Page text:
This large, fifth growth estate is very well placed next to Mouton Rothschild, but it has only really moved up a gear under the direction of Alfred Tesseron and his technical director Jean-Michel Comme, with the 2000 vintage.
For 110 years it was owned by the merchant house Cruse, after they purchased it from the descendants of its founder, Jean-François de Pontet, who had been the governor of Médoc in the 18th century. Under the Cruses' ownership the wine was widely distributed, but only occasionally made memorably good wine, until 1975 when it was bought by the Tesseron family from Cognac. Current generation Alfred is also assisted by his niece, Melanie.
The vineyards are south of Mouton Rothschild and d’Armhailac, and significantly bigger in area, covering 81 hectares. Vines have an average age of 40 to 45 years, and are planted on the poor, well-draining Garonne gravel soils which are typical of some of the best properties in the region. Tesseron practised green harvesting to reduce the crop from 1997, and began using only natural fertiliser and no herbicides. Now almost half of the vines are harvested using horses rather than tractors.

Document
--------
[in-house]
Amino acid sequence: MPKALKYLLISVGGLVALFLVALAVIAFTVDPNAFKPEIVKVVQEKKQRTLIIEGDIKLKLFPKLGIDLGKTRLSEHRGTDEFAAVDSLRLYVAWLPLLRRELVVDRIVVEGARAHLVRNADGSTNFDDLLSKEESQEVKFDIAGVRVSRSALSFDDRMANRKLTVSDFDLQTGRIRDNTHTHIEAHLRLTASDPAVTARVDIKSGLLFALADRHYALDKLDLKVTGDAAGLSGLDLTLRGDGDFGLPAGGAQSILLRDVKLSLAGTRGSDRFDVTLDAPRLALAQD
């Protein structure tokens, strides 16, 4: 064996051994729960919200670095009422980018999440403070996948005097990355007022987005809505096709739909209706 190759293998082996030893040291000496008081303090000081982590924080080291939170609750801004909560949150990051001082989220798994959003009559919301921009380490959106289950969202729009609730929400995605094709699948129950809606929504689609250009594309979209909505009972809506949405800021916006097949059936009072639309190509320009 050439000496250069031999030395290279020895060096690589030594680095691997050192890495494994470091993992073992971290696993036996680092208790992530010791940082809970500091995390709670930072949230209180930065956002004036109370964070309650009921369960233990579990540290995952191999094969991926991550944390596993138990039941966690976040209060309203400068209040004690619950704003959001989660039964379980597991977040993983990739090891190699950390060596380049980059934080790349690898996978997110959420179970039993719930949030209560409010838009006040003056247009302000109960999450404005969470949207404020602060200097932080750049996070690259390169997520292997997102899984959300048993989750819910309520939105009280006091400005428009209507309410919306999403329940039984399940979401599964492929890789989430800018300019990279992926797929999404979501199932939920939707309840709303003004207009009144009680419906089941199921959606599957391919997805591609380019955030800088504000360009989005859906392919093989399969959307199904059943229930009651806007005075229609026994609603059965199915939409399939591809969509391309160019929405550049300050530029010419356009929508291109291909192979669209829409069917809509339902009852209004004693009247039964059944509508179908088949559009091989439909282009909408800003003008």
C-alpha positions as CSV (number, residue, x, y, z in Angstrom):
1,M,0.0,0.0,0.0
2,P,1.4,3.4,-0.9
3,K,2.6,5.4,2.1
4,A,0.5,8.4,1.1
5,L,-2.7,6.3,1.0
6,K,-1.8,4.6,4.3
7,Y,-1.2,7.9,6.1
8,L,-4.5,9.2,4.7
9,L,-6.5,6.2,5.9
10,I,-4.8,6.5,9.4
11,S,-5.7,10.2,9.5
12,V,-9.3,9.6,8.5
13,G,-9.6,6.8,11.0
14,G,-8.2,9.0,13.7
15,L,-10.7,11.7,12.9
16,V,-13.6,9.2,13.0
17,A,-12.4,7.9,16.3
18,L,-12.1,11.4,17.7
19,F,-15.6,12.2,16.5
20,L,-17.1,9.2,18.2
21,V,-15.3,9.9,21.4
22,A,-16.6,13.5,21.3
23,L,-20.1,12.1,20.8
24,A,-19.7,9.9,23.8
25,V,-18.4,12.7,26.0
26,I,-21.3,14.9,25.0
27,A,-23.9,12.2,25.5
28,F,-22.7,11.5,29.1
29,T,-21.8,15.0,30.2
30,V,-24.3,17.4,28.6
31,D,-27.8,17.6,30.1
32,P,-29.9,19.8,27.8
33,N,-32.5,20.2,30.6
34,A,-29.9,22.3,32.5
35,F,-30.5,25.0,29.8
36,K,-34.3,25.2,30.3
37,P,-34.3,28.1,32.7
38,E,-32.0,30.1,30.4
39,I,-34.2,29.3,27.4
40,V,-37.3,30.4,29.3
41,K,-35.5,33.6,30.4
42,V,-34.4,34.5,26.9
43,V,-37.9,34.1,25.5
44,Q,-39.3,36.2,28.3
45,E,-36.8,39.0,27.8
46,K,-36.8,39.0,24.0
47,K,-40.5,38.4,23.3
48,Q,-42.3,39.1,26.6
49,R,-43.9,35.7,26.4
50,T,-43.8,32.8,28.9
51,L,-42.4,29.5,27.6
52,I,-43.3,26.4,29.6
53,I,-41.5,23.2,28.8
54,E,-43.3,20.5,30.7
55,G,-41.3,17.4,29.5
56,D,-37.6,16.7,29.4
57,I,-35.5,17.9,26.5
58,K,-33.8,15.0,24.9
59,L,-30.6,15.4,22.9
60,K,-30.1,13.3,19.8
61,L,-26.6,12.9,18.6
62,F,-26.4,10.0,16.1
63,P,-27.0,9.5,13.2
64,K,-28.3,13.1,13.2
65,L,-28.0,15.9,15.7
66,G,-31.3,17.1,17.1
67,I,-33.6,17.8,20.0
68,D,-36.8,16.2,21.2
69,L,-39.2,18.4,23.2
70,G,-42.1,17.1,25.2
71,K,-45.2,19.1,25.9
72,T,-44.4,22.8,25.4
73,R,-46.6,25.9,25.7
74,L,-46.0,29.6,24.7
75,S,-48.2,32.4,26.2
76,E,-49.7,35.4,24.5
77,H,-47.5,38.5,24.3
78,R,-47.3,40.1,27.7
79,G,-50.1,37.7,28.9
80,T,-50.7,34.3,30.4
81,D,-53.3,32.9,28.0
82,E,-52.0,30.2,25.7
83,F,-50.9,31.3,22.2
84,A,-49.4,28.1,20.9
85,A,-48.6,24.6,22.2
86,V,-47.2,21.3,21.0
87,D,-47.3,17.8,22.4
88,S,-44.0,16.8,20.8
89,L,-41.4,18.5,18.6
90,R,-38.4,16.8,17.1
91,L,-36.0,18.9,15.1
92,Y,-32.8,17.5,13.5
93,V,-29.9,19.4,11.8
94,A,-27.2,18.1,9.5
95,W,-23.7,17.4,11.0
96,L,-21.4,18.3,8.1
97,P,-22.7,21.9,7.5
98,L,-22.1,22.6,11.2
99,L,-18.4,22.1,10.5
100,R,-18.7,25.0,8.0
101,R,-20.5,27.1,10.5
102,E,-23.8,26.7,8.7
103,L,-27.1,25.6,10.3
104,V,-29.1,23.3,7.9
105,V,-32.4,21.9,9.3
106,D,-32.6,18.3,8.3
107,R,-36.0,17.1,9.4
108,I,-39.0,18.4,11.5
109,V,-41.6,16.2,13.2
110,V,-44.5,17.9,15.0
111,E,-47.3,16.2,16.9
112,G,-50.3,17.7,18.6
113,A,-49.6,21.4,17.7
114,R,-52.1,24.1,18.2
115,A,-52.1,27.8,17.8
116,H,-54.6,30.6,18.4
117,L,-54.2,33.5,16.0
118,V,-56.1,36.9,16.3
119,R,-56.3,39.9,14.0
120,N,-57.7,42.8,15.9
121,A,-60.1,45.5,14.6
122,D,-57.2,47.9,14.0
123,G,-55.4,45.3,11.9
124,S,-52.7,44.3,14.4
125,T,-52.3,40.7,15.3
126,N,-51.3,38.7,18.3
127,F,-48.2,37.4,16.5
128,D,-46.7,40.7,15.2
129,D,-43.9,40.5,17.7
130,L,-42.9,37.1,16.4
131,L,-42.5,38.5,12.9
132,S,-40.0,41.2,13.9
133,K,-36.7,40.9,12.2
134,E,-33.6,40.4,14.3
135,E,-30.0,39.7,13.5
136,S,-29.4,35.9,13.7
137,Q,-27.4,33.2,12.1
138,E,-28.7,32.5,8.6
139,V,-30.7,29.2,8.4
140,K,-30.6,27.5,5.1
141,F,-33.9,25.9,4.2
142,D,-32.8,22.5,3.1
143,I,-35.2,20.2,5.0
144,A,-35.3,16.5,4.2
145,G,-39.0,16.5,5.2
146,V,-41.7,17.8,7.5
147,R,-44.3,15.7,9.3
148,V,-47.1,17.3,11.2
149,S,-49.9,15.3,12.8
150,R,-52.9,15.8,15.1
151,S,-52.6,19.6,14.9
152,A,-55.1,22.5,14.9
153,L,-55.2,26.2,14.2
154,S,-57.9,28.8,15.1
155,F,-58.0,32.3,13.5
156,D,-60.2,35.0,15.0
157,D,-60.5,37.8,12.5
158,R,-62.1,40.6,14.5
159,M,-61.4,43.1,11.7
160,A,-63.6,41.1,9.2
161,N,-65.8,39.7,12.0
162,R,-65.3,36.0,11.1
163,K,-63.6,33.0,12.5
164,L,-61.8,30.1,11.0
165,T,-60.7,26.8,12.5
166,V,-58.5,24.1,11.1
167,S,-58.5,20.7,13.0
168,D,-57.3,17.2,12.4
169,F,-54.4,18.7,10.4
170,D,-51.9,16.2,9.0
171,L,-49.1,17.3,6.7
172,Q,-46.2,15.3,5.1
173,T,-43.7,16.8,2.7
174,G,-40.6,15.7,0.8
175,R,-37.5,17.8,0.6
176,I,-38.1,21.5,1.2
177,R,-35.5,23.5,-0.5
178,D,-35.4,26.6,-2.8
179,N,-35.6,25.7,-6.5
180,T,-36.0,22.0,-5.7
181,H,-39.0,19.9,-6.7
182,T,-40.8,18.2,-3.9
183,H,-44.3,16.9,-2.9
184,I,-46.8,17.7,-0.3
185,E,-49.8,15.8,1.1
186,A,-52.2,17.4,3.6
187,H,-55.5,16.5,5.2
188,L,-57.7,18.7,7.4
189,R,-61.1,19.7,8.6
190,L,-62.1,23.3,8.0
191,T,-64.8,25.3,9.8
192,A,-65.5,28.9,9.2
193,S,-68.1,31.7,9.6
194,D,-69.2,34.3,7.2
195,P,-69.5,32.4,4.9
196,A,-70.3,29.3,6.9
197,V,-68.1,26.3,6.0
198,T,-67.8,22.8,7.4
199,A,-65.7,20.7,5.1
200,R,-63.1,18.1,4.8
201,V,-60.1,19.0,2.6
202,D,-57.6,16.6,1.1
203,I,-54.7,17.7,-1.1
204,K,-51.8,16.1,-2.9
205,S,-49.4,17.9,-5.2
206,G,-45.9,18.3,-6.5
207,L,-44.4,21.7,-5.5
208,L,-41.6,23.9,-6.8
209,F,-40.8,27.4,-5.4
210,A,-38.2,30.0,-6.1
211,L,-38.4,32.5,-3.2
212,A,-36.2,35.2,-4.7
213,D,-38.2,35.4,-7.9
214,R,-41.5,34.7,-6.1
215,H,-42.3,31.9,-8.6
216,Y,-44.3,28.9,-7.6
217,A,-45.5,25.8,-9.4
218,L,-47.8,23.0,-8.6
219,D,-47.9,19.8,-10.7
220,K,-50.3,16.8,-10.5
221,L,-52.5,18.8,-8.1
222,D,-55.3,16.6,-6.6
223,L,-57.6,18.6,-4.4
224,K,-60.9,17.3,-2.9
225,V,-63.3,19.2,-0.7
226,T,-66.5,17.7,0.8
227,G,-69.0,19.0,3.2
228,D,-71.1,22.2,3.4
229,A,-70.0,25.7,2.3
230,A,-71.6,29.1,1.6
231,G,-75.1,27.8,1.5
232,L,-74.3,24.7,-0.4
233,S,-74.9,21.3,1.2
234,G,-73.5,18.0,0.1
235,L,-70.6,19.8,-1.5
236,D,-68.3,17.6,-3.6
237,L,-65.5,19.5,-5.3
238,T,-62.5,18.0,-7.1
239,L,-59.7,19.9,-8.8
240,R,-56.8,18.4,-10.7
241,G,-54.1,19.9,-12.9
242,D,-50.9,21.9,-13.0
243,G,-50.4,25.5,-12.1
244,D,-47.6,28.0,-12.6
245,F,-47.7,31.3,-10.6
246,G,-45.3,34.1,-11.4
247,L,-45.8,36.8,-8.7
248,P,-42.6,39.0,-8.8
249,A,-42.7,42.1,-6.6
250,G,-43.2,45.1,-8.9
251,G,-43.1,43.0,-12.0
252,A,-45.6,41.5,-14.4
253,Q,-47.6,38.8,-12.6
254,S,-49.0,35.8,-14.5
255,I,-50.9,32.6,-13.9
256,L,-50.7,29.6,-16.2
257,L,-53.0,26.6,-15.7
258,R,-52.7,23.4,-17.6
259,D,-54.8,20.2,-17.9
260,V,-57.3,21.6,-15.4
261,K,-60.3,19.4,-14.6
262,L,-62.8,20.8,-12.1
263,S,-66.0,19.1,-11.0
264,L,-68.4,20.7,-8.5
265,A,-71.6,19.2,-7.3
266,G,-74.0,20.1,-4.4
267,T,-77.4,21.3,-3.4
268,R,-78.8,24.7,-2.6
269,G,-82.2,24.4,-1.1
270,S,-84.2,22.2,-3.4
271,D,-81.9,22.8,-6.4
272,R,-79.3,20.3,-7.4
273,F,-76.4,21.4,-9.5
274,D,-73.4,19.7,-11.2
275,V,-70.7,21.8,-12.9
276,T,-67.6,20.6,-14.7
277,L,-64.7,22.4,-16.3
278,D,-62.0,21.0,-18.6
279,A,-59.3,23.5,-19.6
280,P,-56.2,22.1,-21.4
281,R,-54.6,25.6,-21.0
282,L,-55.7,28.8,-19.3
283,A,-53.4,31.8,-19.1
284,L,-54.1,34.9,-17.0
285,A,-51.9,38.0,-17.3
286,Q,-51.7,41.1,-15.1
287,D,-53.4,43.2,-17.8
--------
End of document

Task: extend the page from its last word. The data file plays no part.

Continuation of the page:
A new vat room was installed in 2005, based on the property's 19th century vat room, which allowed the grapes to drop into the vats using just gravity, avoiding pumping. Alfred also took the decision to use only concrete vats for maceration, after which the wine spends 18 months in oak barrels, up to two thirds of them new.
The blend is generally 62% cabernet sauvignon, 32% merlot, 5% cabernet franc and 1% petit verdot. The wine has become one of the most vibrant and intriguing wines in Pauillac, though not easy to taste when young, and always benefitting from being decanted. It can be kept for between 12 and 40 years.